Defiant message from mother of ‘hoodie killing’ victim

Marc Wadsworth - EXCLUSIVE

Grieving mother Sybrina Fulton (left, in white jacket), whose unarmed teenage son was shot dead by a neighbourhood watchman in America, sending shock waves around the world, has given strong support to Black Britons.

She said that particularly young people “should not be intimidated because everybody should be free to wear what they want to wear and not be judged”. 

She added, in an exclusive interview: “Of course, they (people wearing a hoodie like her 17-year-old son) cannot remove the colour of their skin but they certainly should not be afraid to walk in their community and we need to make sure that laws are made and the right people are taking a look at some of the things going on with the profiling issues.”

A tearful Fulton said: “I am still grieving. It happened so suddenly. Travyon was a healthy teenager. He was not sick. He was not ill. So, this was a sudden death or sudden murder of a boy who was healthy and it is going to take me a while to come to terms with that. He had a bright future ahead of him.”

George Zimmerman tracked then shot Trayvon Martin in the grounds of a gated apartment complex in Sanford, Florida, in February. Zimmerman was initially arrested, but released by police after he claimed self defence under the state’s controversial “stand your ground” law which allows anyone to shoot another person if they feel seriously threatened. The case caused outrage amongst African-Americans, who protested across the country. After more than two million people signed an online petition, Zimmerman was arrested and charged with second degree murder. He has pleaded not guilty and is free on bail, fitted with an electronic tagging device.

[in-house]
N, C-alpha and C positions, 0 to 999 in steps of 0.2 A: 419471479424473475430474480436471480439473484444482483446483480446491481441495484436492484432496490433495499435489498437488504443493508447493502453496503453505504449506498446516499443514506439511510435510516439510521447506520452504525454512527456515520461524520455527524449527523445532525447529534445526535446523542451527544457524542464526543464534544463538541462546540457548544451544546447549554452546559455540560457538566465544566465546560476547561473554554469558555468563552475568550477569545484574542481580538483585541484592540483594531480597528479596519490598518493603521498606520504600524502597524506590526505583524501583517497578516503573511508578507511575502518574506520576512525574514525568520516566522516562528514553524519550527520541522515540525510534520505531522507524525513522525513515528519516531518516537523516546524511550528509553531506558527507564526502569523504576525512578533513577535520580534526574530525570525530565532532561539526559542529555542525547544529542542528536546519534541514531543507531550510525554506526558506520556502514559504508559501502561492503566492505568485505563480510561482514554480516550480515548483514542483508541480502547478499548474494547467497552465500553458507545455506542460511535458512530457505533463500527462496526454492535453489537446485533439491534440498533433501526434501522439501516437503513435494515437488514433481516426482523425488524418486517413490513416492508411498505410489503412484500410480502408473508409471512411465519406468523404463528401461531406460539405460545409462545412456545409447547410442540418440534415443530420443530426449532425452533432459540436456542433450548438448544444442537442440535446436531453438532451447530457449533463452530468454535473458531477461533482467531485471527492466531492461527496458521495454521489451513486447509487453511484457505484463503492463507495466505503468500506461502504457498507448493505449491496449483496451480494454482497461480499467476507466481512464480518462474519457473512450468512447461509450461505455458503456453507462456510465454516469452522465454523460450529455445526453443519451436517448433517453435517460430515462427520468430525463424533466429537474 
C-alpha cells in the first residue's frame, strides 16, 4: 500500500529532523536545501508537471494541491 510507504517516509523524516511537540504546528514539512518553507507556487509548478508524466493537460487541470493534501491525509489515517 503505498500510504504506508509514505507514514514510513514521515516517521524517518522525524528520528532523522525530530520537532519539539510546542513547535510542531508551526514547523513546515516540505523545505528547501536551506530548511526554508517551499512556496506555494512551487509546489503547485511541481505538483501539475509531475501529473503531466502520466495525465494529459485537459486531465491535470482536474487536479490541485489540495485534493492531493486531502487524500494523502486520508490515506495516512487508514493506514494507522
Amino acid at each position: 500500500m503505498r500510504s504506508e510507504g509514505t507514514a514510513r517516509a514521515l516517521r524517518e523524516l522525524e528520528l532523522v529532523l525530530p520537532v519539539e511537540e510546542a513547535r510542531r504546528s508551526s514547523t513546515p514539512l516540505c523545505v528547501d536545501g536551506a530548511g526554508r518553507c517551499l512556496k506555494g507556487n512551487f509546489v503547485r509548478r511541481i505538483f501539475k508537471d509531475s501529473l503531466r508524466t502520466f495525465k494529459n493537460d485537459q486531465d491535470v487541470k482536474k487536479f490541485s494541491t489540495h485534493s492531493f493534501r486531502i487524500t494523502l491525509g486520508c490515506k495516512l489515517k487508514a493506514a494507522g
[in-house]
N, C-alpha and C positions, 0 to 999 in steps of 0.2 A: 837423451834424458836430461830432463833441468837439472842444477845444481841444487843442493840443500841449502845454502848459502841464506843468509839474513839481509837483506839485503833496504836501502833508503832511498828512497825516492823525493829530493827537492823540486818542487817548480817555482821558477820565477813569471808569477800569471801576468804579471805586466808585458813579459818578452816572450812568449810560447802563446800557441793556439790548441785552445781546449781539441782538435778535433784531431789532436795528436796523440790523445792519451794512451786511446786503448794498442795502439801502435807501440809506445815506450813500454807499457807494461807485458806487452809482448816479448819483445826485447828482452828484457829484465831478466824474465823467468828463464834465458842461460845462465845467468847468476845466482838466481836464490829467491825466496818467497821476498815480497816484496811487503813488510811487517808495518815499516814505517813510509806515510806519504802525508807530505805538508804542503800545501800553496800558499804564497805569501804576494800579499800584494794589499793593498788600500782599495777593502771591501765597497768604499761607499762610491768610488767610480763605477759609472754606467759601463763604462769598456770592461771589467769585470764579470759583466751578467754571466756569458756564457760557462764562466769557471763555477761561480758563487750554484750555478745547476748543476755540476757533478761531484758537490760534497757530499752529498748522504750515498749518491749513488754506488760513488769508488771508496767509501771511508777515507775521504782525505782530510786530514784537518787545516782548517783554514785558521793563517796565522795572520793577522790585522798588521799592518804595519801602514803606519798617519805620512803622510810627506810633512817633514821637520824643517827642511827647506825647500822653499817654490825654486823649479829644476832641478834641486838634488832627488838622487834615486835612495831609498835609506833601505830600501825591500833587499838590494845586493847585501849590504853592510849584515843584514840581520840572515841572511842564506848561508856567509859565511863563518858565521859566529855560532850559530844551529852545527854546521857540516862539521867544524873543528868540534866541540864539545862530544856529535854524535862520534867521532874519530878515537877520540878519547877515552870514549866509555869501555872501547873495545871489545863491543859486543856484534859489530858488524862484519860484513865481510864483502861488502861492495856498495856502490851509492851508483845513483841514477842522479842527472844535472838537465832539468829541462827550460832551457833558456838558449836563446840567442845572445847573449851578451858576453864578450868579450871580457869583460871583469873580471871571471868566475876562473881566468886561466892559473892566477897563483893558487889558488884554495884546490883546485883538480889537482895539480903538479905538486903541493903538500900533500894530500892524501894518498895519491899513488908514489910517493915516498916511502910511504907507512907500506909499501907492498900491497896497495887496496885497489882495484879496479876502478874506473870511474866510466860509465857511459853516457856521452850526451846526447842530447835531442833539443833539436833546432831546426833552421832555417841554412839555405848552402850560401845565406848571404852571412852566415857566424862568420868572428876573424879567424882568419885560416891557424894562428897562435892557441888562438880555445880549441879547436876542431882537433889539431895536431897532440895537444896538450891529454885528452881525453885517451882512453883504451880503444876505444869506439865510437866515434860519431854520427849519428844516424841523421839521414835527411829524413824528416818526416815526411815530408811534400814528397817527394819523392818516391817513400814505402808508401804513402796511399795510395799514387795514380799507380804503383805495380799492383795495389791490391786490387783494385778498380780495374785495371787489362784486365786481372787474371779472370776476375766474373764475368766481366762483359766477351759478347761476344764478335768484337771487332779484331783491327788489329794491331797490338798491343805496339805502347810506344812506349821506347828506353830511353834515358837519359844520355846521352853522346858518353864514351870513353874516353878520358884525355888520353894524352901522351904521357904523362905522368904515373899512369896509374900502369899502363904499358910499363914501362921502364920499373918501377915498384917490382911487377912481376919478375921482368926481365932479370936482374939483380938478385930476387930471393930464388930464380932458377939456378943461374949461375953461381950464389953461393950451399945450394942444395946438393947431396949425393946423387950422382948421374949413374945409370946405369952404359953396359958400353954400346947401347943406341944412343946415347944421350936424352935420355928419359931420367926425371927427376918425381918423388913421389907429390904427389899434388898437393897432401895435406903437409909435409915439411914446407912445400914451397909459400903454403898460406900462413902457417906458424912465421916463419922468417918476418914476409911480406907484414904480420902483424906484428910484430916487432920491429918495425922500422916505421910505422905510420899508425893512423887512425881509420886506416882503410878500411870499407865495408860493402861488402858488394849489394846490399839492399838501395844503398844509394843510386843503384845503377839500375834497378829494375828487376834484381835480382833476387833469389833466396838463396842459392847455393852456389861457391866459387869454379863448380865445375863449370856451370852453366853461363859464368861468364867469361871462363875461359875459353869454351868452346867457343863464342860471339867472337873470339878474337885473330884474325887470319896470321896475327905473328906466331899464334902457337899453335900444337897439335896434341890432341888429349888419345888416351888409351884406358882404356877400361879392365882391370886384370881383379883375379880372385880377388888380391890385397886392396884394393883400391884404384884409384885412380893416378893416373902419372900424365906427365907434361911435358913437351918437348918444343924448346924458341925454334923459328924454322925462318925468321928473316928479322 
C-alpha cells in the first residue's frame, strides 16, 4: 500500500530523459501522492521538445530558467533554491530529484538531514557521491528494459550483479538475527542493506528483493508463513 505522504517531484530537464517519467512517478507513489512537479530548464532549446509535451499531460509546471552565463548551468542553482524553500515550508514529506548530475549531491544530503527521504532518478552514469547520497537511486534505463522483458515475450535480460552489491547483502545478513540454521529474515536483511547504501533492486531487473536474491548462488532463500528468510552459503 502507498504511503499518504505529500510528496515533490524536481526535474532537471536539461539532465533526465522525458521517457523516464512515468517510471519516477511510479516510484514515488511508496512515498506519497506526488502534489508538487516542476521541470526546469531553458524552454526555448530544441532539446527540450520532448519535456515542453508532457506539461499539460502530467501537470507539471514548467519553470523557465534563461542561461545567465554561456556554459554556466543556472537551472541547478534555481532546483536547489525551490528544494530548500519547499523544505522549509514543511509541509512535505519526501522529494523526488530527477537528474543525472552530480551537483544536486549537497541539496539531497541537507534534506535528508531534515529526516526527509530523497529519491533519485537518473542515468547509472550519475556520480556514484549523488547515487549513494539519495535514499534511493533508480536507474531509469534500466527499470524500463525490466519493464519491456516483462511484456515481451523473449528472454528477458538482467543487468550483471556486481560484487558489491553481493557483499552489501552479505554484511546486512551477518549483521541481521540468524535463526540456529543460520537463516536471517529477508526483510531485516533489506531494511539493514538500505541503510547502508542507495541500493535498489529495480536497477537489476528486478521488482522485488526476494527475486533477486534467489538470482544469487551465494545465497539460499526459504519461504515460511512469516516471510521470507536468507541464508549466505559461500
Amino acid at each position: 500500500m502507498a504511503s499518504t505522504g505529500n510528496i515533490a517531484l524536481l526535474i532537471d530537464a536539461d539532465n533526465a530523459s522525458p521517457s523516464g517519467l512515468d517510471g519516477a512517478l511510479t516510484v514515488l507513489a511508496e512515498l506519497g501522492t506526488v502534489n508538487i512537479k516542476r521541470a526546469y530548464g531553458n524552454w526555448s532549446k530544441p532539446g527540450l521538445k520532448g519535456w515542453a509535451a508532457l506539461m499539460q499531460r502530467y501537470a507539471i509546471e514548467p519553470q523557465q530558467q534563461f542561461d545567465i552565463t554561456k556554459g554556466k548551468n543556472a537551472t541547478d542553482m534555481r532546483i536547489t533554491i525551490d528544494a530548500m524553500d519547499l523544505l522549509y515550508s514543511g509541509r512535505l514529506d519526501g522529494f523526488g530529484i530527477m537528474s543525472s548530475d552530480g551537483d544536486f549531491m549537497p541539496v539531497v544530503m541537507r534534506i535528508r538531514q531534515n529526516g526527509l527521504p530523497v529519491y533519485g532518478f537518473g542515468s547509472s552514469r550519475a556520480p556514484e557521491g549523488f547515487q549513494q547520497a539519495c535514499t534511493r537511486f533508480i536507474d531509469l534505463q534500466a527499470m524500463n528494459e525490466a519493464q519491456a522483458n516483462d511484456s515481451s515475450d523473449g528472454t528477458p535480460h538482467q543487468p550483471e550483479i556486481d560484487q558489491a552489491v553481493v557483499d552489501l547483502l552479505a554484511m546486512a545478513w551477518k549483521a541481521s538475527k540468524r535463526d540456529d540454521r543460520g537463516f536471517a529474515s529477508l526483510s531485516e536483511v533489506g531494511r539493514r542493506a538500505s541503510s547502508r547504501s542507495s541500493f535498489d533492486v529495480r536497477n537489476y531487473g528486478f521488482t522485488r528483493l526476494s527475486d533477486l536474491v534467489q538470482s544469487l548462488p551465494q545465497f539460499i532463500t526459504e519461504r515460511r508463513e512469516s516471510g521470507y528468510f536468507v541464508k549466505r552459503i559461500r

Fulton and Trayvon’s father Tracy Martin were on a short visit to London, from Florida, to share their experiences with key black British figures including Doreen Lawrence, mother of murdered teenager, Stephen, Lord Ouseley, former Commission for Racial Equality Chair, and the Society of Black Lawyers. The couple, who are divorced, came with their son, Jahvaris, 21, and lawyers Daryl Parks and Benjamin L. Crump.

They hit out against the use of racial profiling which they claim led to Trayvon’s death and warned Britain’s black community to stand up against its use. Doreen Lawrence joined them at a public rally at the University of London last week to issue a heartfelt plea to Britain’s black youths to listen to their parents more often.

Martin told The Voice: “We have to start teaching at home as well as in the schools. You can’t be afraid to leave your home, you can’t be afraid to walk down the street and feeling that someone is going to do something to you, you have to be comfortable in your surroundings. I think we need to educate more on conflict resolution. How to walk away from plain ignorance and it starts at home.”

Fulton added: “Profiling is an issue in the US as well as here in London. I should not be looked at differently because of the colour of my skin. You also have to look at my character and my education as well. So those are some of the broader things that we need to try and get resolved.”

Despite living thousands of miles apart, Trayvon’s parents and Doreen Lawrence were united in grief at the tragic loss of their teenage sons. Stephen Lawrence, aged 18, was murdered in 1993, but it took 19 years for justice to catch up with two of his murderers in January. 

Fulton and Martin spoke warmly of the support they got from Doreen Lawrence, after being taken by her to visit the Stephen Lawrence centre in Deptford, south east London. They have set up their own foundation in memory of their son. Fulton said: “Lots of people have said to us they know how we feel and they sympathise with us. But, until you have lost a child, it is very difficult for you to really understand how we feel and the hurt and the pain that we have.” 

Martin’s gave a special message to readers of The-Latest.Com. He said: “I would just like to say thank you. We are happy with the support and the arrest does not mean its over. We have to keep pushing for a conviction and help other people caught in similar situations.”